For those of you who’ve enrolled in, or are thinking of enrolling in, this fall’s School of Visual Arts (SVA) ‘Killer Work: How to Make Ideas That Make Other People Jealous’, here’s our first assignment to get thinking on.
dropcam (now Nest Cam) is a camera home monitoring device.
Watches out for your home and family when you can’t (from their website).
To get you thinking:
We’ve done dropcam once before, so I’ll share a little wisdom from what we’ve learned. When I first asked students about the main benefit of dropcam, their first response was ‘home security’. But dropcam is not really about home security — it can’t prevent anyone from entering your home, there’s no alarm that goes off, it doesn’t trigger a security response. Its true value is in seeing what’s going on when you’re not there. Certainly, security is one aspect of it (though it’s mostly after the fact). But there are a heckuva lot of other things you might want to know about. And that difference changes the emotional benefit of the product. If you think of dropcam as a protection device, the natural thought for its emotional benefit is ‘peace of mind’. But the true value of dropcam is simply in ‘the knowing’. And that’s a very interesting…
The human insight:
Ever since the dawn of humans we’ve had this drive to understand, this need to know. It’s what birthed both religion and science. If you ever wanted to know what was happening somewhere when you’re not — a party after you’ve left, what your cat does when you’re gone, whether the light in the frig stays on after you close the door — you’re able to tap into its true human connection.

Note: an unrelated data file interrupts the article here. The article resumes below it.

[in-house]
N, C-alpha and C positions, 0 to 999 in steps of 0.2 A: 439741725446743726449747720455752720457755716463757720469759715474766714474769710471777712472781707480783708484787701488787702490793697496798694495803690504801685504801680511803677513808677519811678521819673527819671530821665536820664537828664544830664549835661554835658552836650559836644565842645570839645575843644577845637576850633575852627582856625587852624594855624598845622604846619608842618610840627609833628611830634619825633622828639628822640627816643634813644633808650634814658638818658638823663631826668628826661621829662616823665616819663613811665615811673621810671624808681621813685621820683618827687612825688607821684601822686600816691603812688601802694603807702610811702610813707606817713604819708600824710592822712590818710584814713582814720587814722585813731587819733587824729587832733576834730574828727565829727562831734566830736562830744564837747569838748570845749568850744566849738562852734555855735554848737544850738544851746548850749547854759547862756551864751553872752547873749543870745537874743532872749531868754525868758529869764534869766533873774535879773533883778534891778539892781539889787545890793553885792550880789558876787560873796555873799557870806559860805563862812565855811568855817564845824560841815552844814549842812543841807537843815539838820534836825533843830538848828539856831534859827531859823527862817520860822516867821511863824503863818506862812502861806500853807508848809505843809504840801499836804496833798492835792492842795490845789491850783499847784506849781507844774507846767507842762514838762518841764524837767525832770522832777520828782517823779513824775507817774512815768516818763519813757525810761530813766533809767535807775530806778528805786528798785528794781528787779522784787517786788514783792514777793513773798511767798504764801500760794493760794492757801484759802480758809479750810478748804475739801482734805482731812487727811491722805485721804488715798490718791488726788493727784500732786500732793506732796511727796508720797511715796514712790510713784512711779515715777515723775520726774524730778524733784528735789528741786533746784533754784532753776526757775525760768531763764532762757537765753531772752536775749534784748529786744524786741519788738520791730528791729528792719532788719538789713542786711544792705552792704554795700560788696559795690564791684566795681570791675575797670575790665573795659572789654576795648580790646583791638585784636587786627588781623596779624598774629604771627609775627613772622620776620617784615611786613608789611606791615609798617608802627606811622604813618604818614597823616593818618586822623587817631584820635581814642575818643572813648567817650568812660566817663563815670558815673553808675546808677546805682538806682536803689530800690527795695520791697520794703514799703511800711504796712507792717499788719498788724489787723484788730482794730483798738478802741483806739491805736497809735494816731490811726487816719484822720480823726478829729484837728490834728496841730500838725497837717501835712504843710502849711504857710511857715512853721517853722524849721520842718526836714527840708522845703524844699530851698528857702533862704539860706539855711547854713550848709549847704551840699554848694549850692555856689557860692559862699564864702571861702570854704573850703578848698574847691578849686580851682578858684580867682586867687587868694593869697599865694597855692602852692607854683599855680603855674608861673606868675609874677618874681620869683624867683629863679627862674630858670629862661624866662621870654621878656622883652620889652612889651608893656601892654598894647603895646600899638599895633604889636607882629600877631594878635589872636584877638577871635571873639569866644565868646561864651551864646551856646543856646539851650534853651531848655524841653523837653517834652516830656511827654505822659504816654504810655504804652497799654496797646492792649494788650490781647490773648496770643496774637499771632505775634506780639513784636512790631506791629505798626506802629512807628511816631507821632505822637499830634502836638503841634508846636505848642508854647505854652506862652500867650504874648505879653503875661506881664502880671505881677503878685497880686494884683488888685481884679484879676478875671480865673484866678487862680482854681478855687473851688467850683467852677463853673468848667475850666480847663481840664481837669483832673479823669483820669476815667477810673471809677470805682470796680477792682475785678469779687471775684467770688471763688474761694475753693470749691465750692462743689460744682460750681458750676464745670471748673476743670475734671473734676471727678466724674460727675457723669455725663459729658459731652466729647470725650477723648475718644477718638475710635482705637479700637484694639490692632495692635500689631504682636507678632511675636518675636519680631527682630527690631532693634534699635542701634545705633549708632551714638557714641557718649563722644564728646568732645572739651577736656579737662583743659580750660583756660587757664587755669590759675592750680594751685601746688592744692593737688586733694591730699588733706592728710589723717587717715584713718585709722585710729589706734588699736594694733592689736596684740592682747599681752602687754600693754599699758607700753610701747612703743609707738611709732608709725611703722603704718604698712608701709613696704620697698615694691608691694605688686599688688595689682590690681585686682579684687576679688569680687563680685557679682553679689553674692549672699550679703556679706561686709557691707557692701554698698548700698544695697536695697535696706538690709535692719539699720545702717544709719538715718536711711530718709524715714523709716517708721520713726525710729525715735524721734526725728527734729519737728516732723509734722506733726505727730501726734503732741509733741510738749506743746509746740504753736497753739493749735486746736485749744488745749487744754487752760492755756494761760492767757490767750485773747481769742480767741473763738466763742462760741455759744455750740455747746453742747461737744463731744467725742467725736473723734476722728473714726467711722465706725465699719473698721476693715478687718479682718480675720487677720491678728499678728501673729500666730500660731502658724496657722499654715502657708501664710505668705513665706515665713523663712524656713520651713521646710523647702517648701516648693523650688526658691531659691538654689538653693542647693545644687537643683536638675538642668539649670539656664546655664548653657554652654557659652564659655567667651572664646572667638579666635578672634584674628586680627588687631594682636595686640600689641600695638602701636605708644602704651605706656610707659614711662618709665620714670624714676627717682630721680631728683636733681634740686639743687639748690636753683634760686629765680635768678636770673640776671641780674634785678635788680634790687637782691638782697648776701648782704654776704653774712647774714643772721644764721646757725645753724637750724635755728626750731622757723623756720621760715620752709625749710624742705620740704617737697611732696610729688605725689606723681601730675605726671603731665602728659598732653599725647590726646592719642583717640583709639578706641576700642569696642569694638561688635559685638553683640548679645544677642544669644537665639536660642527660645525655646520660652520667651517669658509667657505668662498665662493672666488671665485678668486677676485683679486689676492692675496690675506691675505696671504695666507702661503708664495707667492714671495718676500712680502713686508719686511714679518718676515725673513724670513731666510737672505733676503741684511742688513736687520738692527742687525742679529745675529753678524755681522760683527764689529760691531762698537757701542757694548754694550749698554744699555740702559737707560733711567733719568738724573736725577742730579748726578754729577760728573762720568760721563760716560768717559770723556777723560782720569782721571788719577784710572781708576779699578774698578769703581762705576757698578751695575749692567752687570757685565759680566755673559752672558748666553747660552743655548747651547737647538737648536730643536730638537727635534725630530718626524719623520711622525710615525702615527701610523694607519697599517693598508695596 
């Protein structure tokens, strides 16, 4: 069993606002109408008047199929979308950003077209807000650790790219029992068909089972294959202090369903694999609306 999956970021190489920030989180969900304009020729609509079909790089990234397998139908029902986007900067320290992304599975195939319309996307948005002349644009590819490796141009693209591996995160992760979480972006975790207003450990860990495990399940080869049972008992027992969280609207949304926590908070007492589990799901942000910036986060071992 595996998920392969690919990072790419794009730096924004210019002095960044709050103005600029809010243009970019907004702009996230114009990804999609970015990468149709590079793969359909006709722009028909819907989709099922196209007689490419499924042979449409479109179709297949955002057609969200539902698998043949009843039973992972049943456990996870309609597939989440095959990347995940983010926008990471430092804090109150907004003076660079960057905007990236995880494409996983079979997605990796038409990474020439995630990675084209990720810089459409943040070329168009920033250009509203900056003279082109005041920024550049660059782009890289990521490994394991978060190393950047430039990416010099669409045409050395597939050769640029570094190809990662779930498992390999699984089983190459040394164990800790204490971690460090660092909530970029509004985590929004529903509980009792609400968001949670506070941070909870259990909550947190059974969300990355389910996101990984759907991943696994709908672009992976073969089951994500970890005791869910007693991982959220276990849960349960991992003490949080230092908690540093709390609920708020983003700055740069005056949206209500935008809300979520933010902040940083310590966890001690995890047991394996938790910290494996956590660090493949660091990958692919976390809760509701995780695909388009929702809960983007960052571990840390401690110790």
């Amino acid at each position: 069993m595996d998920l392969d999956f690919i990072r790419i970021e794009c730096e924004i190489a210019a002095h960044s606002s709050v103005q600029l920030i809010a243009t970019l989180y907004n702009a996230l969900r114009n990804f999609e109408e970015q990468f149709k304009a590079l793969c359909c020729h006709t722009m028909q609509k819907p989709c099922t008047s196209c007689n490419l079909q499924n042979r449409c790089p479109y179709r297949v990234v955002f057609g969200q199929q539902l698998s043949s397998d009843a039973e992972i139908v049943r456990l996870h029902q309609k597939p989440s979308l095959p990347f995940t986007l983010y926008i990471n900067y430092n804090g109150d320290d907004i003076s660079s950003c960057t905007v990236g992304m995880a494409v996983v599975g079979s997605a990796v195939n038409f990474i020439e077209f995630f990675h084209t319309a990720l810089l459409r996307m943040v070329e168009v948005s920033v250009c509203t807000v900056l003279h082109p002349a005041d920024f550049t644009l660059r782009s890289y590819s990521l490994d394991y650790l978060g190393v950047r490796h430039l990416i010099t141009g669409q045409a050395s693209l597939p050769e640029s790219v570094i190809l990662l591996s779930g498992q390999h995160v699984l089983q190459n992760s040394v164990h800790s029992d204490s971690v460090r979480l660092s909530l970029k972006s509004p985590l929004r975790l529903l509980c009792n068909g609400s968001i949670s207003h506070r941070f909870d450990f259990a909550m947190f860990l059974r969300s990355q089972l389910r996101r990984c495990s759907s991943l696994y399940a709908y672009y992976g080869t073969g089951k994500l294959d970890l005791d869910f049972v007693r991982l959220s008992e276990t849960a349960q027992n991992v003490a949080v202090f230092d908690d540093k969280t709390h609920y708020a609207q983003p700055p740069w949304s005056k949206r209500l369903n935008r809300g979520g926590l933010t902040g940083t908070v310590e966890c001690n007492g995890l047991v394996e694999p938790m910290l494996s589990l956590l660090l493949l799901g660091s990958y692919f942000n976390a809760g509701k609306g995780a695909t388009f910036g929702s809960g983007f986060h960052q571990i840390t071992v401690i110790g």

Now get your mind whirring. Start by reading everything you can about dropcam and its competitors. What conversations people are having online? What great stories are there? Find someone who has it (I do, and I’ll tell you 5 interesting, weird things I’ve found out.) Ask friends if they’d use it and why. Then sit down and write ideas on your laptop or freehand for 20 minutes straight without looking at your phone… then go do other stuff… then think and write again for 20 minutes… then go away… and then do it one more time. Look how much thinking you’ve already generated! You’re on your way. In Killer Work, you’ll learn how to jumpstart your thinking, how to generate as many ideas as possible, and how to turn the best of them into brilliant ones. And we’ll have a lot of fun in the process.
Look forward to seeing y’all in class!
Questions? email me at firstname.lastname@example.org